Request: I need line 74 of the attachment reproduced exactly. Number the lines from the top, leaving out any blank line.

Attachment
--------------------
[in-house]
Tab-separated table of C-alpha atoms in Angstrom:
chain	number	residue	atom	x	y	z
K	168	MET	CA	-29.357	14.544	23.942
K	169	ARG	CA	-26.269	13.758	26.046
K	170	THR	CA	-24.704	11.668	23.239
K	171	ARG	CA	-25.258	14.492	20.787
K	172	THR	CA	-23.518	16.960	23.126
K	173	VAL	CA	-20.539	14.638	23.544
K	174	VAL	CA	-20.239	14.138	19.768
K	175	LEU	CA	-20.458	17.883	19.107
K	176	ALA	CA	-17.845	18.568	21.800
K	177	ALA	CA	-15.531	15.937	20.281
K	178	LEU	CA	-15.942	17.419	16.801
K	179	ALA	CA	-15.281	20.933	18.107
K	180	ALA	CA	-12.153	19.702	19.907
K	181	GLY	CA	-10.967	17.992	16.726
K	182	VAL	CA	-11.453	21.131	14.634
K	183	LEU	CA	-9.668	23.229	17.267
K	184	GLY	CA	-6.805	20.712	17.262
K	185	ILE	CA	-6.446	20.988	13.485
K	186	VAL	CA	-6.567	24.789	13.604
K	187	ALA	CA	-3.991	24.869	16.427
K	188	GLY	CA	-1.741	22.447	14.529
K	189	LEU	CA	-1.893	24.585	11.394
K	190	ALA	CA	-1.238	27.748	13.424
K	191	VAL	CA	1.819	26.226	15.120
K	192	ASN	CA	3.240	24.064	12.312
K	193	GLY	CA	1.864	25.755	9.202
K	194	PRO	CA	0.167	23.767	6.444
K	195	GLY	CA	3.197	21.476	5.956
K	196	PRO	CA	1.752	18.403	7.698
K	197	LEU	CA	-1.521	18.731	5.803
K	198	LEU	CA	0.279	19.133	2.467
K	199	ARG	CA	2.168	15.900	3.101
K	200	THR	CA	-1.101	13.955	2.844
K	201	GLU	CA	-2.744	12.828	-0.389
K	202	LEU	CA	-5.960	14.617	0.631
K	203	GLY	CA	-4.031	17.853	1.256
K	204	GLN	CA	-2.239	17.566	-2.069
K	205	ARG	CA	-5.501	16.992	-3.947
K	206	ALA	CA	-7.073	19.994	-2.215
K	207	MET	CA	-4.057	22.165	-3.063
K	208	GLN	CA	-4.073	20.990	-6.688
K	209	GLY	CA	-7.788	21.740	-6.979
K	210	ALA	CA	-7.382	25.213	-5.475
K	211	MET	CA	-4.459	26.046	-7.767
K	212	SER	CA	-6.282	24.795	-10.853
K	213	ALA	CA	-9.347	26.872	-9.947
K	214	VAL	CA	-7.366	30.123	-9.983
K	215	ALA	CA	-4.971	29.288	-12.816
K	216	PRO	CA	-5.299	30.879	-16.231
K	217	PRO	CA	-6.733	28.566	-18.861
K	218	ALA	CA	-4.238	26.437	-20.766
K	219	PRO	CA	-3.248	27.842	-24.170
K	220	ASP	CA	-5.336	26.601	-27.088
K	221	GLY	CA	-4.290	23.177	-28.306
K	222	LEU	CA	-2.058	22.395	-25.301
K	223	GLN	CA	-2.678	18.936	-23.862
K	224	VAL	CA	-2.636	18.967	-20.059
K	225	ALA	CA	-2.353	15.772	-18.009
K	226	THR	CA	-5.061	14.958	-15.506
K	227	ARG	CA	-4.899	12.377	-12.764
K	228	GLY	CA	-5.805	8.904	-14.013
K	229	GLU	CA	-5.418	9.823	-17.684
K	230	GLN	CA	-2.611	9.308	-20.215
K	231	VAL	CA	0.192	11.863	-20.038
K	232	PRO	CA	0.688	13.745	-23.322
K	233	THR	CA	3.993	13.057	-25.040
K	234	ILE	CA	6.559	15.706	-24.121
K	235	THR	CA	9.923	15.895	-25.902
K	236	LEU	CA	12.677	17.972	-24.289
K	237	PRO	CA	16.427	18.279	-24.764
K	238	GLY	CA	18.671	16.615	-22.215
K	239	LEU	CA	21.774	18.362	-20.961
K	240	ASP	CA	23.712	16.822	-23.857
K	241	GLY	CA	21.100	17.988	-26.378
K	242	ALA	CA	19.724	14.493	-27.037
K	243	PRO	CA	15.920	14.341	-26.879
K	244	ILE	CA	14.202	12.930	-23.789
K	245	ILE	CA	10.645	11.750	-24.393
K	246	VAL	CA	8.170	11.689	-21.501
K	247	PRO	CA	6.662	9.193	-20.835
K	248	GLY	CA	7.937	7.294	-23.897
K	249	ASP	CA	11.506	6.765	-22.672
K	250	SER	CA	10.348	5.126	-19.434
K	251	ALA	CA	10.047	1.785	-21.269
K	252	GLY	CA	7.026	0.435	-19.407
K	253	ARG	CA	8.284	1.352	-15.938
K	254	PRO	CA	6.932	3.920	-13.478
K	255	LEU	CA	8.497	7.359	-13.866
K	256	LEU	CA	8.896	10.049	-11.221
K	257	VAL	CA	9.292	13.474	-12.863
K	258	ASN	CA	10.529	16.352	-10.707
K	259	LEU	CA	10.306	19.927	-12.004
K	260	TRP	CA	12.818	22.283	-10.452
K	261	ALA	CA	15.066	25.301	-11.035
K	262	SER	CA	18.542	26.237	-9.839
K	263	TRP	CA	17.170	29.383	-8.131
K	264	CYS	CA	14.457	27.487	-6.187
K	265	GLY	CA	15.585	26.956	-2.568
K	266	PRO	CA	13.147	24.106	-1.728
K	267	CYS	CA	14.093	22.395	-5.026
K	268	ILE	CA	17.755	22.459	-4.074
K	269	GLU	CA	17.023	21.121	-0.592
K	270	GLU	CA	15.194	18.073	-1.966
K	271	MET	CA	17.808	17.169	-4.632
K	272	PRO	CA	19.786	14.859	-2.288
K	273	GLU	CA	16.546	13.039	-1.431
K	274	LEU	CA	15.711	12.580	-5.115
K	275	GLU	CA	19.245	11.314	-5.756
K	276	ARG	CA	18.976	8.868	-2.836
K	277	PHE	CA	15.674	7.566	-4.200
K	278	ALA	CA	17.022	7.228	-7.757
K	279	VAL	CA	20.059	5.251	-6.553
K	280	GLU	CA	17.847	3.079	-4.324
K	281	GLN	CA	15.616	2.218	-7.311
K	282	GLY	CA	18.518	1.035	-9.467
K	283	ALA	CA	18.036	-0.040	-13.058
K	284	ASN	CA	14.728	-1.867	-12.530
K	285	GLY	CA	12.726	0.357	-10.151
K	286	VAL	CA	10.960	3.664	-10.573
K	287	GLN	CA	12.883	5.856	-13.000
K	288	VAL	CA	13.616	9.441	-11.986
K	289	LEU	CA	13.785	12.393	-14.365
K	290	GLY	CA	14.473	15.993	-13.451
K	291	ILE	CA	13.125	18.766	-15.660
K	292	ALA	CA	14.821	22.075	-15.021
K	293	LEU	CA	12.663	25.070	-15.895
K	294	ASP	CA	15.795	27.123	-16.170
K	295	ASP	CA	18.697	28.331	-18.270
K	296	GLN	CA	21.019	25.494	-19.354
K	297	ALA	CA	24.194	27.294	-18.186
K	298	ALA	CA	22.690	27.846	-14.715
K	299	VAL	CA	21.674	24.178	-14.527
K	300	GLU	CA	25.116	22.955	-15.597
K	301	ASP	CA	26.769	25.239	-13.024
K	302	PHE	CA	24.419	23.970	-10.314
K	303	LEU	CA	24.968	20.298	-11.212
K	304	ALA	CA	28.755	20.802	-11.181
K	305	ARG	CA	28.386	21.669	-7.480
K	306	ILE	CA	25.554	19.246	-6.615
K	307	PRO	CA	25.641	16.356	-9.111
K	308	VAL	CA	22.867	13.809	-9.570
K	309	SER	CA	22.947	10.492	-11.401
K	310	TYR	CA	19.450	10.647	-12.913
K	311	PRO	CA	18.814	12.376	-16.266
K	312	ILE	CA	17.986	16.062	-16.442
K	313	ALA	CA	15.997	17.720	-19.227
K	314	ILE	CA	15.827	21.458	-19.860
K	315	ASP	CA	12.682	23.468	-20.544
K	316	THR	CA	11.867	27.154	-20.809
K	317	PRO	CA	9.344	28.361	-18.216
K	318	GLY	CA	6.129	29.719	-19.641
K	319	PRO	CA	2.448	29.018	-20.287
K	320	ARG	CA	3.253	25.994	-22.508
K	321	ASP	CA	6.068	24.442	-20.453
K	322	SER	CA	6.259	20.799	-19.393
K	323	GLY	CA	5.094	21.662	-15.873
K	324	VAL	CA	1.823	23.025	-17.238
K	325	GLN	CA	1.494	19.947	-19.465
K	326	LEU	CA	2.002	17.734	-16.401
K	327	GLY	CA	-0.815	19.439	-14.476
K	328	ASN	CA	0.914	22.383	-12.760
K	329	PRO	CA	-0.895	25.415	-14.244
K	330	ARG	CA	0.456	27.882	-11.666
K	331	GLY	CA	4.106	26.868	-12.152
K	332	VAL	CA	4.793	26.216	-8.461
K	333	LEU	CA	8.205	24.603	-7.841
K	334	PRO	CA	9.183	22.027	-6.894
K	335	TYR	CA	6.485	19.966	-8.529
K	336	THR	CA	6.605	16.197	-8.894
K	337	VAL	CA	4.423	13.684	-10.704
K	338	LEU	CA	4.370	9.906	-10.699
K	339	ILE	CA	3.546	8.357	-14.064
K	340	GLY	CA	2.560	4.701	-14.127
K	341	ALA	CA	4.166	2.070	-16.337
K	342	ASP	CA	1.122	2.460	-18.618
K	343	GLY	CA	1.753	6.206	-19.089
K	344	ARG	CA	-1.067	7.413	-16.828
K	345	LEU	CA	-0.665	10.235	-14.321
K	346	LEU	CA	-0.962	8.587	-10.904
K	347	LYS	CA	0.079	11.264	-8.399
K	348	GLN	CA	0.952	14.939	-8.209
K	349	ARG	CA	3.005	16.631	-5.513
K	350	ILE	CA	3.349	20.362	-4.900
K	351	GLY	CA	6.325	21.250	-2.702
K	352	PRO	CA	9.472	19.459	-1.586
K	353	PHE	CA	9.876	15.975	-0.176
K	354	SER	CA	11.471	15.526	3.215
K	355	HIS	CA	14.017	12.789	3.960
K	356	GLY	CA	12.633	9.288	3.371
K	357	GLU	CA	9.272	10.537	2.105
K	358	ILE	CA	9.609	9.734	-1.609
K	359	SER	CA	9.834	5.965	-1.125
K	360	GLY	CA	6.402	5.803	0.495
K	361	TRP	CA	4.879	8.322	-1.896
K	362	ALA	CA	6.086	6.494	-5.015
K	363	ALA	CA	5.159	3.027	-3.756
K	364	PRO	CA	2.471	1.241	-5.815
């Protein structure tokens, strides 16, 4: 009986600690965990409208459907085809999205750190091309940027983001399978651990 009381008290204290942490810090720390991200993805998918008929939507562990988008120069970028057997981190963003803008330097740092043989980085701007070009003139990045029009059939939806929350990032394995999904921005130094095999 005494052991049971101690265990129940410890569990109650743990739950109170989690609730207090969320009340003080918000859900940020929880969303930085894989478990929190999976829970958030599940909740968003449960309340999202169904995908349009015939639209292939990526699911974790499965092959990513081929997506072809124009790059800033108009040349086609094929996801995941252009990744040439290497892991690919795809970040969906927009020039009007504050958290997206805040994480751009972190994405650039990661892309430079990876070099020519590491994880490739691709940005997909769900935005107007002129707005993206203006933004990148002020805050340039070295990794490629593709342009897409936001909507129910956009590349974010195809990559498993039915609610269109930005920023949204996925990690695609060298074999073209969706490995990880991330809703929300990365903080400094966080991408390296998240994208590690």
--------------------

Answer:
K	238	GLY	CA	18.671	16.615	-22.215